Feb 072018


Above the Highest“, the track we’re premiering today from the new album by Rites of Thy Degringolade, is a strange kind of looming obsidian monolith, twisted and cracked yet glowing with the shimmer of a perilous and otherworldly light. It is a jarring and jolting experience on many levels, and yet for all that it has an undeniable charisma. How can something so unearthly and disorienting be so addictive? You shall see….

Of course, anyone familiar with the previous creations of this Canadian band will not be surprised to read that last paragraph. Over a 20-year span, Paulus Kressman and his eventual ally J. Wroth have been responsible for a collection of striking, and strikingly distinctive, works. Now, after a hiatus of more than a decade, they are returning with their first new full-length since 2005’s An Ode To Sin, and are joined on the record by new members — guitarist N.K.L.H. (Antediluvian, Weapon, Amphisbaena) and bassist C.W.

The name of the new album is The Blade Philosophical. It is being released on CD today by Nuclear War Now! Productions, with digital and vinyl editions coming in March.



But now let’s return to “Above the Highest“. It’s 10 minutes long, but seems to pass in a few blinks of the eye. It’s a skull-pounder and a mind-bender.

The song greets the listener with a kind of gloomy grandeur, slow in its pacing, with the lyrics expressed in a distorted voice half-way between speaking and singing… and then hell breaks loose in an eruption of furious drum blasting, murderous wolfish snarls, and swarming, swirling, frenzied riffing with a dissonant edge.

That full-bore onslaught is unnerving enough all by itself, but the song plays with your head by puncturing the race with brief episodes of jagged percussive stomping and pounding chords, lasting just long enough to get your head bobbing up and down once or twice and then stopping. It’s like a tease… but eventually you get the payoff when that rhythm locks in during the song’s extended mid-section.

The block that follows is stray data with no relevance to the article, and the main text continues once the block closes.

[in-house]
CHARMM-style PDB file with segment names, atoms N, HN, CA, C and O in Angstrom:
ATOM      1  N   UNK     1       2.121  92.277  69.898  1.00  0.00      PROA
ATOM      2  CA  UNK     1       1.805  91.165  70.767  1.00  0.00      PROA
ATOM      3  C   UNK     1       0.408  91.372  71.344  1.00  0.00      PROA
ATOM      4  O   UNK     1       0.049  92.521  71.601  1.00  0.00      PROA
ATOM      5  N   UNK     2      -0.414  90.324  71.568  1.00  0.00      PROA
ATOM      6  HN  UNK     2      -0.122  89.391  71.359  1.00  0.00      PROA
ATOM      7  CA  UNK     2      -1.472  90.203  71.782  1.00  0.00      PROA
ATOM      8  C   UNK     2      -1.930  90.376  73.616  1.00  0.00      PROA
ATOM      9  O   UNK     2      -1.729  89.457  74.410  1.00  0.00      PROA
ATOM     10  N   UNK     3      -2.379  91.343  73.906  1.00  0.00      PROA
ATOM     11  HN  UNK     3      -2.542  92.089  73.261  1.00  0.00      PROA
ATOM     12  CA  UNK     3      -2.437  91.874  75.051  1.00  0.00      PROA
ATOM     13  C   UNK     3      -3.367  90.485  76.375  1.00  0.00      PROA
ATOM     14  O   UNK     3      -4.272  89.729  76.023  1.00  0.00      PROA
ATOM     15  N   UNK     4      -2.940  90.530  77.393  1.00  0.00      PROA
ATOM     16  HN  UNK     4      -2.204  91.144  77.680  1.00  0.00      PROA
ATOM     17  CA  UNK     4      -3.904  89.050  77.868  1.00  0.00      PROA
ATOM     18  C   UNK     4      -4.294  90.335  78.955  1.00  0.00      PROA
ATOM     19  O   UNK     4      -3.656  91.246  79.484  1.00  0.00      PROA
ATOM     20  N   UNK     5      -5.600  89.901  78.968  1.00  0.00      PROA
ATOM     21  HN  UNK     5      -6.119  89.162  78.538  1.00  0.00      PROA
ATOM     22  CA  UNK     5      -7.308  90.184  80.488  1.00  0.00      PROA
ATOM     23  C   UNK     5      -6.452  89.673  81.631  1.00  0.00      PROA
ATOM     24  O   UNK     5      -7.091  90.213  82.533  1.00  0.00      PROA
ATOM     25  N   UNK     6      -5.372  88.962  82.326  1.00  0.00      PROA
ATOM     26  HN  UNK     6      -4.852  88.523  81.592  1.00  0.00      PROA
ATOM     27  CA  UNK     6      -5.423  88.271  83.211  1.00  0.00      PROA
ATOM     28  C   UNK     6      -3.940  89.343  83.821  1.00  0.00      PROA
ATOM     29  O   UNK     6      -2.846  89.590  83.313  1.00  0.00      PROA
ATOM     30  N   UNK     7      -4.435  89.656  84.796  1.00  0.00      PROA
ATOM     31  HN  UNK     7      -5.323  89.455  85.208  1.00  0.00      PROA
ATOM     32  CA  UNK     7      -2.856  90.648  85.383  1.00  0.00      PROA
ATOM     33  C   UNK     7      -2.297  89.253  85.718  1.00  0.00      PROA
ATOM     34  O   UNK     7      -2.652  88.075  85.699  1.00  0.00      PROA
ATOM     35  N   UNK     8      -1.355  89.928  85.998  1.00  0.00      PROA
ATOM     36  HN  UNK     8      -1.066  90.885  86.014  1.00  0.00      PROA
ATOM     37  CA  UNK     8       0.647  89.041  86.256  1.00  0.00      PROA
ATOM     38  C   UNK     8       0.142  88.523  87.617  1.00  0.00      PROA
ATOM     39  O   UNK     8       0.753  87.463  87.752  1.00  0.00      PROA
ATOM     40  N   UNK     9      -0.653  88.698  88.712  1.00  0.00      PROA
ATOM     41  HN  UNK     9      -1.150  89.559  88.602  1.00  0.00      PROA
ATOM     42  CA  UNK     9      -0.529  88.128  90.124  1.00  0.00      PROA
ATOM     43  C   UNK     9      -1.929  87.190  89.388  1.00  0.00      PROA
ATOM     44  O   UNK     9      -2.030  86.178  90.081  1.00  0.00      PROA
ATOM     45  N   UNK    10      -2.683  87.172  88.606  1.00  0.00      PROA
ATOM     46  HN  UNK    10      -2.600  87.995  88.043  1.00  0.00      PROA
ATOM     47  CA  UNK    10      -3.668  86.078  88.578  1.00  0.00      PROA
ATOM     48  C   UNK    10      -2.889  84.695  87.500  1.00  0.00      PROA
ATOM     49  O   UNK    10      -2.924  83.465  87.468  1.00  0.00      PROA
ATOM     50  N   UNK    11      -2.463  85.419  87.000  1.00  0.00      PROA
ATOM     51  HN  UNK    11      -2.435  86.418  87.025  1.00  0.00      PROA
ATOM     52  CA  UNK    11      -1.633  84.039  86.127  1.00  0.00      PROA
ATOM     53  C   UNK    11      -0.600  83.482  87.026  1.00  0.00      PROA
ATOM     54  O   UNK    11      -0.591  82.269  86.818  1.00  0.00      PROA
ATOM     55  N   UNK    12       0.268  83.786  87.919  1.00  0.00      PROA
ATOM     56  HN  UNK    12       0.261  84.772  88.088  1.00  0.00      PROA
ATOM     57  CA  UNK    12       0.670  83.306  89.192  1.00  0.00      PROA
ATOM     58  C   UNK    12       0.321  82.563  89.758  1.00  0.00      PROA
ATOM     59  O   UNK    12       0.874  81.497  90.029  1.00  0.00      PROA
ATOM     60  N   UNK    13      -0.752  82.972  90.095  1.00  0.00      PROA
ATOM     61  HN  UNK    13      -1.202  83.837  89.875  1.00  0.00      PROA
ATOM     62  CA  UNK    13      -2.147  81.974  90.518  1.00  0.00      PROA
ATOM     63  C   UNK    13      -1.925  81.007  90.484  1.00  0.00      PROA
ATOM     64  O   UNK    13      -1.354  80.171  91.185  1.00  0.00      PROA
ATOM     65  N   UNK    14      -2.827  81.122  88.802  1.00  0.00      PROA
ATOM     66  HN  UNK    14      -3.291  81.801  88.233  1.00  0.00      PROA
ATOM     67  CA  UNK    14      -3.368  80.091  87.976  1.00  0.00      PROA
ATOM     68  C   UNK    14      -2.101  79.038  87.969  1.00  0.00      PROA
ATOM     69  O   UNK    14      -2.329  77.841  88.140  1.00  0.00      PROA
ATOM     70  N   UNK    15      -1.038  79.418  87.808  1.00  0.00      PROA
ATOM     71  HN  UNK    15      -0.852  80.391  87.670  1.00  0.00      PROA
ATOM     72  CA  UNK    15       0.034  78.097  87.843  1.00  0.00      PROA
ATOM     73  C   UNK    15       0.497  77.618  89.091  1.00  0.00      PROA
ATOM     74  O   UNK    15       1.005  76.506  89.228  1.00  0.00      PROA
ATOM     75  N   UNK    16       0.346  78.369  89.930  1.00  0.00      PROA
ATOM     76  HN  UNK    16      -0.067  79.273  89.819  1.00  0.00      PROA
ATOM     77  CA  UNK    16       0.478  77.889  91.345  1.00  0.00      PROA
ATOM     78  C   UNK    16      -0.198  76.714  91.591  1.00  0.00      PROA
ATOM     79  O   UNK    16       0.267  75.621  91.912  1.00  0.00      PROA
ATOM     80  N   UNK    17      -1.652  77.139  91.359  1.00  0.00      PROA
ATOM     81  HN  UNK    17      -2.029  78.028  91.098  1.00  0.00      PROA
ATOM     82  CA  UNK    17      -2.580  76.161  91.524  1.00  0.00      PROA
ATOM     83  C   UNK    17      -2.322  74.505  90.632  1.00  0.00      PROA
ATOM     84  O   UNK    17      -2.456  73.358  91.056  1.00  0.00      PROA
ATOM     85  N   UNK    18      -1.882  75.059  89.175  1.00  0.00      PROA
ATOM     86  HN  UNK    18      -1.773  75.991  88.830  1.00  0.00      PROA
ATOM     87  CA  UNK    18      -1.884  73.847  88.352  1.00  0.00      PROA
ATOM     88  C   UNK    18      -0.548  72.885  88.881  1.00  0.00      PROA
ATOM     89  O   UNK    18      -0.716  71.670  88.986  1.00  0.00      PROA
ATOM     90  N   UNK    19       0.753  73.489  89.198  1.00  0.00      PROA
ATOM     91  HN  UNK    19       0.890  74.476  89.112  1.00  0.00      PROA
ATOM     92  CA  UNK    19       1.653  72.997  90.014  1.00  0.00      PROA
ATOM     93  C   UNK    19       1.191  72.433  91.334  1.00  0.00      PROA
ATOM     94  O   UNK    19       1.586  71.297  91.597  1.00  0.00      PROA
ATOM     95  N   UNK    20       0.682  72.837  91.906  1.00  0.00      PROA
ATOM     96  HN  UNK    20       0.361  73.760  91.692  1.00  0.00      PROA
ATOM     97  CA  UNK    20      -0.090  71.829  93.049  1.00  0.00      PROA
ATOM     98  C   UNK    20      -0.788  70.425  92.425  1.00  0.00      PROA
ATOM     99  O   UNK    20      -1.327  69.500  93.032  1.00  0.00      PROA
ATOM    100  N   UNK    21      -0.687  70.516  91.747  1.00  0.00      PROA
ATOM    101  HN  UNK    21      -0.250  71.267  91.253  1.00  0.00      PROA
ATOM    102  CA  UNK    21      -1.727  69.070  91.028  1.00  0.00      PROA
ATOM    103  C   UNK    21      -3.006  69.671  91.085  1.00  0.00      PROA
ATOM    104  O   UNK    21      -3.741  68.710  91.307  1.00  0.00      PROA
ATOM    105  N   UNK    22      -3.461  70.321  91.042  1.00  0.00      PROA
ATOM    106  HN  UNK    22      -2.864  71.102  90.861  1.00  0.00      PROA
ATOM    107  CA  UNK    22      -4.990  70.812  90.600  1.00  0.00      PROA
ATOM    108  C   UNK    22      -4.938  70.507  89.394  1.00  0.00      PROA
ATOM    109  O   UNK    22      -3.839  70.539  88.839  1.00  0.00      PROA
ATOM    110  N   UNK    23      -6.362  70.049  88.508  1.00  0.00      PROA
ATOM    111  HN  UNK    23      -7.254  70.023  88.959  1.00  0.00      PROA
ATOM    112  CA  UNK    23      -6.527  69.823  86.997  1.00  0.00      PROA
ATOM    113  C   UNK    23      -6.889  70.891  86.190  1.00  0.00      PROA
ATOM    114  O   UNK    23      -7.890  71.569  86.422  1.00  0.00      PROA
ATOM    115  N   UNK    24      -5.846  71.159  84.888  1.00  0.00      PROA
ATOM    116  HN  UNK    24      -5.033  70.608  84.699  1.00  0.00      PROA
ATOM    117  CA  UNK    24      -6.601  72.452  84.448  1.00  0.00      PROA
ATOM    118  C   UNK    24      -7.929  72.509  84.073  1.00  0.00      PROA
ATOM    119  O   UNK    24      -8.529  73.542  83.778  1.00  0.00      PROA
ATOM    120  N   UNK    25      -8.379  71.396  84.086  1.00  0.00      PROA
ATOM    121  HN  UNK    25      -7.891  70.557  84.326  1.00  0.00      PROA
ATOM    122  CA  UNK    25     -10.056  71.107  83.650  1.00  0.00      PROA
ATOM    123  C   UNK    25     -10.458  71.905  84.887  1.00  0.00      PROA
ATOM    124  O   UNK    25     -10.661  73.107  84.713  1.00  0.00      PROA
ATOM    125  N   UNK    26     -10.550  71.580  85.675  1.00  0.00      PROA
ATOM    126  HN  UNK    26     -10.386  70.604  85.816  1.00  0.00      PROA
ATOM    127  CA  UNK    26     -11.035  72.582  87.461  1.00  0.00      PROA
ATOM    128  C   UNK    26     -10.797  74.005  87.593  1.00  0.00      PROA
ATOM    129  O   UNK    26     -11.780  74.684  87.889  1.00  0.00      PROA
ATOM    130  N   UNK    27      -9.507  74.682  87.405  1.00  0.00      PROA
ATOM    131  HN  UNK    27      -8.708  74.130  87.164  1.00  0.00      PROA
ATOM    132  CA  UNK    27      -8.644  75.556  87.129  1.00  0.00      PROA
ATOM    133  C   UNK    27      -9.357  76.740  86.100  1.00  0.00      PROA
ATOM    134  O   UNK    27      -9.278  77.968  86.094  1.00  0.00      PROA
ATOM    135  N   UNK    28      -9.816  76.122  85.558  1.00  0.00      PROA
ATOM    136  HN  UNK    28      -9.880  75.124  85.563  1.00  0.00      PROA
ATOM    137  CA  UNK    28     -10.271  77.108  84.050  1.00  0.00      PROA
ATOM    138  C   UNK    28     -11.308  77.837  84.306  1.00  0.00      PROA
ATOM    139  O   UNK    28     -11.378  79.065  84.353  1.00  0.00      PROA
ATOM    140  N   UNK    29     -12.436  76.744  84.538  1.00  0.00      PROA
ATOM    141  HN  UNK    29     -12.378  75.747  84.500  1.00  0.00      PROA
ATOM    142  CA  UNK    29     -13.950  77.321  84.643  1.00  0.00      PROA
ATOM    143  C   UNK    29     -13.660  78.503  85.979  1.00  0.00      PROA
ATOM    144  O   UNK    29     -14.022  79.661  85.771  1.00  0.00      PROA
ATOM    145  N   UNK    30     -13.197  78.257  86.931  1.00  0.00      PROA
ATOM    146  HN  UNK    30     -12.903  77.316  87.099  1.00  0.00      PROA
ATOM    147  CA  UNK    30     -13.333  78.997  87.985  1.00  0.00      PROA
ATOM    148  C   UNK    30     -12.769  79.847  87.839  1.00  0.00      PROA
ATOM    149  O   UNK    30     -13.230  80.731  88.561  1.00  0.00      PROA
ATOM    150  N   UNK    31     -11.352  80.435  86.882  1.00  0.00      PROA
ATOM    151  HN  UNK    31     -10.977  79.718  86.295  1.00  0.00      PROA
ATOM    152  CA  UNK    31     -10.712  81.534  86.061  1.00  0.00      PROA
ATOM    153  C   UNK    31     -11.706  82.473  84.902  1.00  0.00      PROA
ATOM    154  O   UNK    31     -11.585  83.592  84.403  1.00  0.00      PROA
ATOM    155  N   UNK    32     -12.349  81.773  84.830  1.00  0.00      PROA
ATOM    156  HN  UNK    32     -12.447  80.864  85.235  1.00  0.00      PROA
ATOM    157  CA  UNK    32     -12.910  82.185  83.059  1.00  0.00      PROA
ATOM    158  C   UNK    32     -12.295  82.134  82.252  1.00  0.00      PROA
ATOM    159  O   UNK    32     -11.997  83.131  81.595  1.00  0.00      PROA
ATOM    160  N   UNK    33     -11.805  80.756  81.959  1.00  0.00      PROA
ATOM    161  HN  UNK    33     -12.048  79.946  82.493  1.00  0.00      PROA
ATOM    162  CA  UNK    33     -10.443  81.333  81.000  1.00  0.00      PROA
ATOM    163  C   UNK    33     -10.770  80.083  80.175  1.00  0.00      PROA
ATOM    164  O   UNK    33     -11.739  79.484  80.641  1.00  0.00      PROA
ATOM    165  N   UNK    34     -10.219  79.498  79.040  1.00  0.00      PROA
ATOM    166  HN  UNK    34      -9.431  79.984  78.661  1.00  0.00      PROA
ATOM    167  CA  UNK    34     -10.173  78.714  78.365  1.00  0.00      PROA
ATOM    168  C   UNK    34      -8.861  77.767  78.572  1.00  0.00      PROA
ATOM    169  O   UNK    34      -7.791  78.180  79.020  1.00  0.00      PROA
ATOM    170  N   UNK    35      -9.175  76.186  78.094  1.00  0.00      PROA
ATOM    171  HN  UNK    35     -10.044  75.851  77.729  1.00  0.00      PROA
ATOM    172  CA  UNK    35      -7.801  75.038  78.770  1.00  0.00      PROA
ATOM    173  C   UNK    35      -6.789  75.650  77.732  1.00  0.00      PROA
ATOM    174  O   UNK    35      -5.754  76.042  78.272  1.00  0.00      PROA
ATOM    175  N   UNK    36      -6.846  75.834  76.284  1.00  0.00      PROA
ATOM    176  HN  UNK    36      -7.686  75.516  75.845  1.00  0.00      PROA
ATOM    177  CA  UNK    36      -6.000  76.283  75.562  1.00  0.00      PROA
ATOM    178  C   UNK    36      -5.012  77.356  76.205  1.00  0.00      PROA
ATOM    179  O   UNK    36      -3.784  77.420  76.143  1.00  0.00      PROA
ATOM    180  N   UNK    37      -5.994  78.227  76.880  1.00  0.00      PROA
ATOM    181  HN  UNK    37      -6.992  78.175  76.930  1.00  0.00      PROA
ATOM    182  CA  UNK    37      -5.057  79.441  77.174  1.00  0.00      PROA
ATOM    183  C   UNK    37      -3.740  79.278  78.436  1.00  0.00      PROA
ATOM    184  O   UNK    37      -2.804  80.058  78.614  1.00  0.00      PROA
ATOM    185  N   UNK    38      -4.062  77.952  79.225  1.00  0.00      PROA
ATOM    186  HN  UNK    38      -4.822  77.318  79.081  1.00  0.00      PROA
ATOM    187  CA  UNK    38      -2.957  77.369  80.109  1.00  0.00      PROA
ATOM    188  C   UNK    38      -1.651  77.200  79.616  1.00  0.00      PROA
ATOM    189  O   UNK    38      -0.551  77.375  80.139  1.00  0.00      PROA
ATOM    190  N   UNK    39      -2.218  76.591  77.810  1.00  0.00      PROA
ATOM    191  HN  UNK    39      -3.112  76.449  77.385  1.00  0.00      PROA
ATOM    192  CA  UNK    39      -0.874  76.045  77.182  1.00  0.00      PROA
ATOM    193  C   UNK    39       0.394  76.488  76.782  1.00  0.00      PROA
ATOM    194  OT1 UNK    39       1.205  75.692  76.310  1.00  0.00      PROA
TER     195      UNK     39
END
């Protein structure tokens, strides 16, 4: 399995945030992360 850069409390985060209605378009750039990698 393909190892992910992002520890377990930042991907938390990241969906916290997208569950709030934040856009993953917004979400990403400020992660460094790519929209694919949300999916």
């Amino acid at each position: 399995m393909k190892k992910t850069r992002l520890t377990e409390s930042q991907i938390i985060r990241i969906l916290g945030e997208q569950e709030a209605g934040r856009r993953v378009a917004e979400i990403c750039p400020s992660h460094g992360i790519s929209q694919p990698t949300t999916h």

But while your head is moving, other strange things are being perpetrated on the inside of your head, as the guitars shriek in discordant dismay, frenetically slither in reptilian ecstasy, moan in a different kind of ecstasy, and shimmer uneasily like the breath of passing specters. Even when the song resumes its more furiously assaulting pace, the finale is speckled with weird bass and guitar arpeggios. It ends… but it’s still there in your head.


Paul Kressman has said, “The Blade Philosophical is the study and catharsis in the constant state of will—deterministic all, and the self as creator and destroyer.” As mentioned the CD edition of this new album is available for order today, with digital and vinyl editions expected on March 15th.

Between this song and the album’s first single, which you can also hear below, it’s a fair conclusion that The Blade Philosophical will be one of this year’s highlights in the realms of extreme metal.





  1. unique choice of band name.

  2. That band name just makes me cringe, I don’t know if Mr. Kressman speaks french (it’s my birth language) but dégringolade to me means falling down but in a silly way like “I was drunk and I fell down the stairs” (j’étais saoul et j’ai dégringoler les marches) The music is ok I guess but I can’t get passed the silliness of the bands name unless there is story behind it that I don’t understand. Anyway, I have been a long time fan of this website, wanted to say thanks for all the awesome music you made me discover. Cheers

    • Though a significant part of my own ancestry is French, I know a sum total of about 10 French words, so I’m no one to talk, but I had thought degringolade referred to a collapse or downfall, and not in a silly way. I doubt that Paul Kressman meant it to be a silly reference of any kind, given his own history and the band’s history. But as I say, I can’t offer any direct insights. Regardless, we do appreciate your kind words about our site.

  3. The word has a specific meaning in English as Islander points out. It means ‘tumbling’ as per its etymological origins, but really implies a rapid decline. Analogies in French would be stuff like “dégringolade boursière” and “écosystème en dégringolade”.

  4. I like this quite a bit. Will definitely keep an eye out for a vinyl release.

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